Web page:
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Image from page 933 of “An encyclopædia of agriculture : comprising the theory and practice of the valuation, transfer, laying out, improvement, and management of landed property, and of the cultivation and economy of the animal and vegetable productions

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Identifier: pdiaofaencyclo00loudrich
Title: An encyclopædia of agriculture : comprising the theory and practice of the valuation, transfer, laying out, improvement, and management of landed property, and of the cultivation and economy of the animal and vegetable productions of agriculture
Year: 1871 (1870s)
Authors: Loudon, J. C. (John Claudius), 1783-1843
Subjects: Agriculture — Dictionaries
Publisher: London : Longmans, Green
Contributing Library: University of California Libraries
Digitizing Sponsor: MSN

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in quantity that obtained from the cultivation of two or three kinds only.{Ibid. p. 246.) 5650. New and excellent varieties of many of the grasses, especially those used or fitto be used in the convertible husbandry, might no doubt be obtained by selection andcross-breeding, and it is much to be wished that this were attempted by cultivators. 5651. The grasses to be here treated of may be classed as tall sorts, or those best fittedfor hay; and dwarf grasses, or those fit only for pasturage : those experimented on atWoburn will next be noticed. Sect. 1. Tall-growing or Hoy Grasses. 5652. The hay grasses for the purposes of agriculture may be advantageously dividedinto those of temporary, and those of permanent duration. Subsect. 1. Tall or Hay Grasses of temporary Duration. *5C53. The most valuable of this division are the biennial, or, as it is commonly butenonecusly called, the annual, perennial, and subperennial rye-grass fg. 769. a), the 3 L 4 SSK PRACTICE OF AGRICULTURE. Pari III,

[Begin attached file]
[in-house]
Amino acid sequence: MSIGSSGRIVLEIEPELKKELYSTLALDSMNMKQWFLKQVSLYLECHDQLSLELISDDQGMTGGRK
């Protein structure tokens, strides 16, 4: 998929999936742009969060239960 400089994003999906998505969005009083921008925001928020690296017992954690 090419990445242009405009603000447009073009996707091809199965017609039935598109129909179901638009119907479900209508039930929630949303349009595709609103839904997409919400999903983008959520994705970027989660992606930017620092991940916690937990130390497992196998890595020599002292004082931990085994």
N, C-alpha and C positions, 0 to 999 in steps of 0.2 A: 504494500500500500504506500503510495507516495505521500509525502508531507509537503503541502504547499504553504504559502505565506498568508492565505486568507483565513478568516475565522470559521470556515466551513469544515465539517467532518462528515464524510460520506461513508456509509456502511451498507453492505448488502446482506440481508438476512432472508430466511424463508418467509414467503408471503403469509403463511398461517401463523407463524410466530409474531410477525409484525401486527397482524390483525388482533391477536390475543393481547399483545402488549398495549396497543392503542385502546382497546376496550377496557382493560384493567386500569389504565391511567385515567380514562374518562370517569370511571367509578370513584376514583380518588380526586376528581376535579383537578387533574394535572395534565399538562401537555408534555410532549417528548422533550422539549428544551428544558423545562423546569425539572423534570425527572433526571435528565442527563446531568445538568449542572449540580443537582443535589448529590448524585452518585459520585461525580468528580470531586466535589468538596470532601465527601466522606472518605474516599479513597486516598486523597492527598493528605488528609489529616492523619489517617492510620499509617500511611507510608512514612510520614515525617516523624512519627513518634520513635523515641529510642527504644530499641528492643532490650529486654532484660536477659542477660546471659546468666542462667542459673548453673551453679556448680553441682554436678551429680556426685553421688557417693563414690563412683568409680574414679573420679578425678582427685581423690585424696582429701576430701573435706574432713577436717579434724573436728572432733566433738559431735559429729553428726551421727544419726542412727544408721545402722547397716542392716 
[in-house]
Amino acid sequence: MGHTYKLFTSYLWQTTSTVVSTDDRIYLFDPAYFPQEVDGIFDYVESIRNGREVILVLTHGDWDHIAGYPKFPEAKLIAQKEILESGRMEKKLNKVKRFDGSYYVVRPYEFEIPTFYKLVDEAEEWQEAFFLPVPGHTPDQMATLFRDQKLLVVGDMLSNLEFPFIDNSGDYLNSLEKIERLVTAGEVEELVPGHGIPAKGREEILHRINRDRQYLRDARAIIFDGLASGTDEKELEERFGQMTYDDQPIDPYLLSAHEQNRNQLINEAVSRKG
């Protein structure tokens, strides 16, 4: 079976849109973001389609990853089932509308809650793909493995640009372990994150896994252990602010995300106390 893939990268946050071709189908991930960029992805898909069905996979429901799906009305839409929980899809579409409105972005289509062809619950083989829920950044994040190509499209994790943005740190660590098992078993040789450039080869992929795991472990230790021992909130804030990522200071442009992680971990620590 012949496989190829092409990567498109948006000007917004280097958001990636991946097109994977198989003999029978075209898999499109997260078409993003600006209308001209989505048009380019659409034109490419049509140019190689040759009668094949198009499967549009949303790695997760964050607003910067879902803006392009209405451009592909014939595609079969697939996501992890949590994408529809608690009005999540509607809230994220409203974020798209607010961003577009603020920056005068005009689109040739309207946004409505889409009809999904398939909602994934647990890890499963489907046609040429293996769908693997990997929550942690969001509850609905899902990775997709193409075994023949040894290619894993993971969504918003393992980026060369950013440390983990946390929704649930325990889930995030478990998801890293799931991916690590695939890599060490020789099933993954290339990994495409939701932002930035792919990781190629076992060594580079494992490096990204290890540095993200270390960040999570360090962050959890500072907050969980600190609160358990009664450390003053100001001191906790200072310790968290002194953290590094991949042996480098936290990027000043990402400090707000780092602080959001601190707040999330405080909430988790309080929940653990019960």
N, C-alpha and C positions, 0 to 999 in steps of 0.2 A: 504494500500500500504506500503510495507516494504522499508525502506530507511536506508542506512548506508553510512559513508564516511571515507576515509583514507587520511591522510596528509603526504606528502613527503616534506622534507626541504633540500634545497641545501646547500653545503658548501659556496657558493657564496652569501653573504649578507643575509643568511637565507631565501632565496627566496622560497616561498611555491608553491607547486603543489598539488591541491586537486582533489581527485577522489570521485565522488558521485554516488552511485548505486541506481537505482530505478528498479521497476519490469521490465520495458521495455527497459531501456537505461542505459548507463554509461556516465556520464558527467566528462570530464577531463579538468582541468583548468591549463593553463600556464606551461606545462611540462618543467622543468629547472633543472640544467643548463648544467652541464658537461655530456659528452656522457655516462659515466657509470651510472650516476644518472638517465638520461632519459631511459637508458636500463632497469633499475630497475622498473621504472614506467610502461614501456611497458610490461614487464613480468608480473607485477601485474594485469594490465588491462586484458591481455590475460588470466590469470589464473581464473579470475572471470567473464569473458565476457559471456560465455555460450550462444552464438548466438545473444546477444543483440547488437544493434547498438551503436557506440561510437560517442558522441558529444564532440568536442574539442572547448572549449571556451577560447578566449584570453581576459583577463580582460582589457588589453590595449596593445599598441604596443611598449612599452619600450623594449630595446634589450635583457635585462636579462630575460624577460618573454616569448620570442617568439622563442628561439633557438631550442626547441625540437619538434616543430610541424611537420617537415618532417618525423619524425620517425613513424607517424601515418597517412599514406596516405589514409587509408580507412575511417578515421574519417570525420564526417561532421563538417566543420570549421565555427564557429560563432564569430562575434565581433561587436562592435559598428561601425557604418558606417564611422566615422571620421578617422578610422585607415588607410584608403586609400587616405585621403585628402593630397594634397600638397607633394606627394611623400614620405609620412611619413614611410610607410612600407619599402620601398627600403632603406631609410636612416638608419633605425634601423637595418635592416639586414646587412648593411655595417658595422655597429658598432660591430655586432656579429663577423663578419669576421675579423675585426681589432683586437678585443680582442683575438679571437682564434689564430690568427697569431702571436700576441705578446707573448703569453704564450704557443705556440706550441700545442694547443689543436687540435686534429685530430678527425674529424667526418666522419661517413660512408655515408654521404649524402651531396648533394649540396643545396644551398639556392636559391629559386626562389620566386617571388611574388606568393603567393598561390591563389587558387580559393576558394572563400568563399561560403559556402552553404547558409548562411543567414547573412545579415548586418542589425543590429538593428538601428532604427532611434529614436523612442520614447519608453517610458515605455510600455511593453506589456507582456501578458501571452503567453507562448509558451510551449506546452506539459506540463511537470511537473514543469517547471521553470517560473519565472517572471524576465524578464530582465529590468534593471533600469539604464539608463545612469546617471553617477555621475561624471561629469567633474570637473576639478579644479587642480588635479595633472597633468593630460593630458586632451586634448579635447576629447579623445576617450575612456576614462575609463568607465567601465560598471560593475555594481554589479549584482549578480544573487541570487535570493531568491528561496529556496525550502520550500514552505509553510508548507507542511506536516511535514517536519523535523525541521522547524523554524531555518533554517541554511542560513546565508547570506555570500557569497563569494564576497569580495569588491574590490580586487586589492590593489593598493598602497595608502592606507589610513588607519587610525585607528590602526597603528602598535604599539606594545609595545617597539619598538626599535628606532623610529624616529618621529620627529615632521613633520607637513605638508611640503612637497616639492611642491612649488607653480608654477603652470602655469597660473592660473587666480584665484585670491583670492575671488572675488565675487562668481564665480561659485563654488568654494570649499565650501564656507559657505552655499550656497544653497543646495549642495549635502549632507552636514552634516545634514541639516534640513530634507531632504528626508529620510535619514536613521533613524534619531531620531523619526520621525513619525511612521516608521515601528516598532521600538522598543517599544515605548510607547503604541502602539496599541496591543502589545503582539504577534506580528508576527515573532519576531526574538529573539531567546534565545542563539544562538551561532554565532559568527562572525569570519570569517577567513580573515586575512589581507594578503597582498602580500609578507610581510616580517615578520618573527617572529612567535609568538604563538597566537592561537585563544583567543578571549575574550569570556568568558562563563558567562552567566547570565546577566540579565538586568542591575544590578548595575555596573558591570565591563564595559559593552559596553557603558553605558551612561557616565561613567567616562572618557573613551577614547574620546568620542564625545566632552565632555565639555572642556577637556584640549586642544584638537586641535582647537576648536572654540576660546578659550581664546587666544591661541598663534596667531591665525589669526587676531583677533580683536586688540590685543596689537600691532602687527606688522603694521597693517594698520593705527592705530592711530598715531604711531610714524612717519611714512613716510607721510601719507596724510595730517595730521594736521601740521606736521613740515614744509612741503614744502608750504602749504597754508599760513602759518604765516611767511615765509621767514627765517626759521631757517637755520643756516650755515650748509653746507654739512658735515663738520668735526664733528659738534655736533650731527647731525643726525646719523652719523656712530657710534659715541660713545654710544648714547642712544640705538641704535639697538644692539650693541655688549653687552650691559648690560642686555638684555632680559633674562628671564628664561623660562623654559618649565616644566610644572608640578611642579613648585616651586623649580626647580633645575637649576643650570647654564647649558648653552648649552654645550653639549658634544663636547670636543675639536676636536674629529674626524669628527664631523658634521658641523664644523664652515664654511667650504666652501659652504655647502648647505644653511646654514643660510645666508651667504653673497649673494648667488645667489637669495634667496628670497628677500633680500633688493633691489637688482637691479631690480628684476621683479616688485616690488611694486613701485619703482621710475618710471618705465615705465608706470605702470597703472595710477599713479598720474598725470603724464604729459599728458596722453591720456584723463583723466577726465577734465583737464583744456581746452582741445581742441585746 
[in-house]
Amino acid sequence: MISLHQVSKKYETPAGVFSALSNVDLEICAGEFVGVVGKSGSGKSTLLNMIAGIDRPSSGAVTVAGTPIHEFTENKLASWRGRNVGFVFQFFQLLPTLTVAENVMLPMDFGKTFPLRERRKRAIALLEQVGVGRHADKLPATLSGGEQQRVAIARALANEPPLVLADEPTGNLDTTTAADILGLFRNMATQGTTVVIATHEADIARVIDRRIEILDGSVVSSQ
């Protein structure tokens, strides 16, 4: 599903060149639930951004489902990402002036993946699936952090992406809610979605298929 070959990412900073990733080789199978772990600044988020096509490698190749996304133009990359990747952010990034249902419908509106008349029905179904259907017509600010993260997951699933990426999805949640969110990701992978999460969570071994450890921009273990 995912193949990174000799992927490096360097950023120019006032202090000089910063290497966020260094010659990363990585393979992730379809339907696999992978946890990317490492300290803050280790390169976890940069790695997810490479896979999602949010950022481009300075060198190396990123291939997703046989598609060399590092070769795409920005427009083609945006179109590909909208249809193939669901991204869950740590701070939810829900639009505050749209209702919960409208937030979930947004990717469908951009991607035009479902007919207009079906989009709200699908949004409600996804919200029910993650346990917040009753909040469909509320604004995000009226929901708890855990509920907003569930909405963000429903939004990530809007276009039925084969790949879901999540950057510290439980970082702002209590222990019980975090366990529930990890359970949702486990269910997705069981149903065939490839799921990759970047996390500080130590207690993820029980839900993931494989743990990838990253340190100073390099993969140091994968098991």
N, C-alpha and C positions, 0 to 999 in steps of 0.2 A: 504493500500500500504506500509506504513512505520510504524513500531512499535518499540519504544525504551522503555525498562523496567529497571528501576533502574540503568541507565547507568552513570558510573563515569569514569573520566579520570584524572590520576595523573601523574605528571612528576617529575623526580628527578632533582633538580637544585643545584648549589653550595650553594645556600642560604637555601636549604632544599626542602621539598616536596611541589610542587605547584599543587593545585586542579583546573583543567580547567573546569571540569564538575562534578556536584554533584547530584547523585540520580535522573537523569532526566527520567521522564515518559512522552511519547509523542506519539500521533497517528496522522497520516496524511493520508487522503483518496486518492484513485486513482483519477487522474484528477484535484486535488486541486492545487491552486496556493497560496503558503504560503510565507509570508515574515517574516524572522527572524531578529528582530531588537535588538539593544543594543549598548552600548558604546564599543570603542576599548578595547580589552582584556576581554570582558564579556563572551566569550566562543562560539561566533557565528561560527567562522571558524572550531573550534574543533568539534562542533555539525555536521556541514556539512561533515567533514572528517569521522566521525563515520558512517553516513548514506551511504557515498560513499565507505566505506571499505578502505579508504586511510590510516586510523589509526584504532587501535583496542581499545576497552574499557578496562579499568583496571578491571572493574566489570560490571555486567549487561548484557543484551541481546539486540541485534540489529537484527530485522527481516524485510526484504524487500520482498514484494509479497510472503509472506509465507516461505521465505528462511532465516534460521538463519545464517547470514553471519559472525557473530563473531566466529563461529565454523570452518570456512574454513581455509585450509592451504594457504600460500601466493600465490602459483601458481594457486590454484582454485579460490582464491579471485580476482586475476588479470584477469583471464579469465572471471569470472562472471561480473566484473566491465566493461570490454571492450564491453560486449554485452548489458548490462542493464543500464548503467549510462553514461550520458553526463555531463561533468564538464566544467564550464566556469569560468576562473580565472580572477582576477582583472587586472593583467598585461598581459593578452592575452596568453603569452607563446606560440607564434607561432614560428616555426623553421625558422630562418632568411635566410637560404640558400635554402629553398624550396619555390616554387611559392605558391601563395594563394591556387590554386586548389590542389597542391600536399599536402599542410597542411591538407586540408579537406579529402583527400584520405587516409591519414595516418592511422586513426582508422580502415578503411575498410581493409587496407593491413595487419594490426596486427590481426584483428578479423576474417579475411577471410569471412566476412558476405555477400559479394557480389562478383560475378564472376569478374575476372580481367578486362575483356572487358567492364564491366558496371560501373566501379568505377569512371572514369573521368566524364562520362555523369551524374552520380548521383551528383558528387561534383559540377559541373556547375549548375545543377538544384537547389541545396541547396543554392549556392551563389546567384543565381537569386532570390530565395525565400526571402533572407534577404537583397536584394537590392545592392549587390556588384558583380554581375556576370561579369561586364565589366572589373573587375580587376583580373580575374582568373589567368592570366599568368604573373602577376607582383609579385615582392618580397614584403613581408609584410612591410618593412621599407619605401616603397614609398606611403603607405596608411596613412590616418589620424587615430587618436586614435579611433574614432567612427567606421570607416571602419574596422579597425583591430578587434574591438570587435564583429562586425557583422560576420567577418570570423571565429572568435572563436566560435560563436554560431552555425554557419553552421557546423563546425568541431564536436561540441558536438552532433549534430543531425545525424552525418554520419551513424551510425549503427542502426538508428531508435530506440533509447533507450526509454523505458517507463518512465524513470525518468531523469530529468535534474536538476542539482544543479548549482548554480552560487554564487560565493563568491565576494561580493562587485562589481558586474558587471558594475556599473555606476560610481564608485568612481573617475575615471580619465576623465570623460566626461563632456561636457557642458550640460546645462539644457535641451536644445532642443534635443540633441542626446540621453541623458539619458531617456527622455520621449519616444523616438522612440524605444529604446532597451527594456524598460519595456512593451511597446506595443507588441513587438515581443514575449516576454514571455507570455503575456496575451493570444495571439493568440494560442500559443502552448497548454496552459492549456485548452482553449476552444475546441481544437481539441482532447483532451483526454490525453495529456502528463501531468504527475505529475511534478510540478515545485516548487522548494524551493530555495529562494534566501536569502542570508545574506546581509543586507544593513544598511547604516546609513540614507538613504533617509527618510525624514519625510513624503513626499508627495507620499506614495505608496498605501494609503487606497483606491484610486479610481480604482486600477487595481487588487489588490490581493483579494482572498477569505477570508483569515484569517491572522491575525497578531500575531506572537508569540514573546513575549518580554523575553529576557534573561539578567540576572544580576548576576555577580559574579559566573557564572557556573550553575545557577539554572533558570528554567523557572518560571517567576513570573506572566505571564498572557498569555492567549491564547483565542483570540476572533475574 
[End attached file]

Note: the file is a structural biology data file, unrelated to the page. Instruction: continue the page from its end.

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cocks-foot grass(o), and woolly soft grass(c). Where a crop ot liay is desired within the fy& year, it is necessary to resort to such grasses rtty as are annuals in the strict sense of the word ; »jw? and none can he hetter for this purpose than the common oat f^vena sativa), cut and made into hay when it comes into flower. Next in order may be mentioned the other cereal grasses and the annual varieties of //roinus : the latter, however, are very coarse grasses, though prolific in culm. 5654. The biennial rye-grass (Zoliumper^nne var. bienne L.) is well known, asbeing universally sown, either with or with-out clover, among corn crops, with a viewto one crop of hay in the succeeding season.It attains a greater height, and produces a longer broader spike of flowers, than theperennial rye-grass, and the produce in hay is considered greater than that of any otherannual grass, equally palatable to cattle. It prefers a rich loamy soil, but will grow onany surface whatever, not rock or

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